Student Perceptions of Online Education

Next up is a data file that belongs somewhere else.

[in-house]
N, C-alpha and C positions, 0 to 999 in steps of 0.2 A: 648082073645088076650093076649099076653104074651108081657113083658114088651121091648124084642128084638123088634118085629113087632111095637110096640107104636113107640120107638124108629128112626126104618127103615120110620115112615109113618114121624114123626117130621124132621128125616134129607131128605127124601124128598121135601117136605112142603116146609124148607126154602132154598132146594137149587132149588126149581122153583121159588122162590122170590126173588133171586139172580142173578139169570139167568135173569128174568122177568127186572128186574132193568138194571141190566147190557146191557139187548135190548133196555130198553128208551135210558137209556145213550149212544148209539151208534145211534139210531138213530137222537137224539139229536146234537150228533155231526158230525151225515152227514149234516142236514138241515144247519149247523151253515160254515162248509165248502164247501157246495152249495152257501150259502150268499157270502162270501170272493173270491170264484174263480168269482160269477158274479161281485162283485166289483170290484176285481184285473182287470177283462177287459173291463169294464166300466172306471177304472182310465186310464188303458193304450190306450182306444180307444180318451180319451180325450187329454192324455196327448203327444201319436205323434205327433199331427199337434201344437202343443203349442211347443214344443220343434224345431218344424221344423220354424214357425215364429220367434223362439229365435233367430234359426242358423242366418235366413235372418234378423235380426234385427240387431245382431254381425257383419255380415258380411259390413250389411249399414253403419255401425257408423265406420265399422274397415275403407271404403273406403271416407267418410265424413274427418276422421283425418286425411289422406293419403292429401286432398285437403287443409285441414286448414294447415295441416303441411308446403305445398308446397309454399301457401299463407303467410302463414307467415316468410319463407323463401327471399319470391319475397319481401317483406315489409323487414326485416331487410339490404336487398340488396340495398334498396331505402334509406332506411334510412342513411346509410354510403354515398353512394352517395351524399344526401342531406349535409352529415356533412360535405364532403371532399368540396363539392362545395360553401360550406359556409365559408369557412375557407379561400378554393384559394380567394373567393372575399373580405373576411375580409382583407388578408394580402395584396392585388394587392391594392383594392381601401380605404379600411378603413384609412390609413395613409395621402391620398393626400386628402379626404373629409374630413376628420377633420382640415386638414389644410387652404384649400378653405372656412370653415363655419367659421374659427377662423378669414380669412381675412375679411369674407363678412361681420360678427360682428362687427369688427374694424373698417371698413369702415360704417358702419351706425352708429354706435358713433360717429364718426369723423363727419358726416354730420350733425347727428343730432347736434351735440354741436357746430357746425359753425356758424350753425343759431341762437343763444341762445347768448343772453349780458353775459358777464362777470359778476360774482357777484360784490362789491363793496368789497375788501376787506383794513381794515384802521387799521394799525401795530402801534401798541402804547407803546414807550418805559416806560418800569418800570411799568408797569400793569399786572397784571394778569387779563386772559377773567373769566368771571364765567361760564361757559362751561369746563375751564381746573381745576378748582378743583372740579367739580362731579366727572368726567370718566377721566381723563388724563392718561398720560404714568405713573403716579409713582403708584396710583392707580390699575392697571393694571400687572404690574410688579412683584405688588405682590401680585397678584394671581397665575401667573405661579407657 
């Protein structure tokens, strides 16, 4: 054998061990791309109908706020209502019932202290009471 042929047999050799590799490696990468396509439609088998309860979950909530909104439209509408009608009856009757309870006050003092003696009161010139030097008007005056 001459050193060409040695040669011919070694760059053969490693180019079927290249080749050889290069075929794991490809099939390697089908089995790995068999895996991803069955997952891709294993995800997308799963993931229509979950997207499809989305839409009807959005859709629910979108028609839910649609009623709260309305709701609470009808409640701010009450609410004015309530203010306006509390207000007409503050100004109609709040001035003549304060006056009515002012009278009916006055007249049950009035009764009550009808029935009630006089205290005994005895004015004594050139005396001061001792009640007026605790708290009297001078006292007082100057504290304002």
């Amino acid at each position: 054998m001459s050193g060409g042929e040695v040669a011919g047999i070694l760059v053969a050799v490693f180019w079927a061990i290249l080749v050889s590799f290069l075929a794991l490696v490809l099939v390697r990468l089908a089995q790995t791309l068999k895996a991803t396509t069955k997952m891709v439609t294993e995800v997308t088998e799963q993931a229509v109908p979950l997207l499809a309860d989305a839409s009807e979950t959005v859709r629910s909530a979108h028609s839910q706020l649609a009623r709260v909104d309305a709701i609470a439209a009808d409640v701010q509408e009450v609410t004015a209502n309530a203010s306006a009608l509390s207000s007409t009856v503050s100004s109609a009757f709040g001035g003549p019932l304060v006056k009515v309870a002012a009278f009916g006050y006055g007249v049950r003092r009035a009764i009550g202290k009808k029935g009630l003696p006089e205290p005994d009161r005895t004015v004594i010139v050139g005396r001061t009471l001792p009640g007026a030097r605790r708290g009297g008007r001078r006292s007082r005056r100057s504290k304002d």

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According to Watson (2011), during 2009-2010 school year 40% more students were enrolled in online learning than the year before. More specifically, 450,000 students across America were enrolled in virtual high schools. Despite this sudden push for online education, there is a shockingly high dropout rate (Barbour & Mulcahy, 2008; Journell, 2010; Marshall, & Pape, 2008; Rice, 2006; Roblyer, Davis, Mills). There has been extensive research done as to why students are taking online classes (Barbour, 2008; Barbour & Mulcahy, 2009; Oliver, Osbore, Patel, & Kleiman, 2009; Repetto, Cavanaugh, Wayer, & Lou, 2010) and how virtual schools can be improved to better meet their needs (Barbour, 2008; Barbour & Mulcahy, 2009; Chandra & Fisher, 2009; Clark & Berge, 2003; Rice, 2006;). To further explore the depth of this problem, it is important to take into consideration student perspectives of the same virtual school. The purpose of this research was to investigate the knowledge and perceptions of students who have, and have not, enrolled in online education
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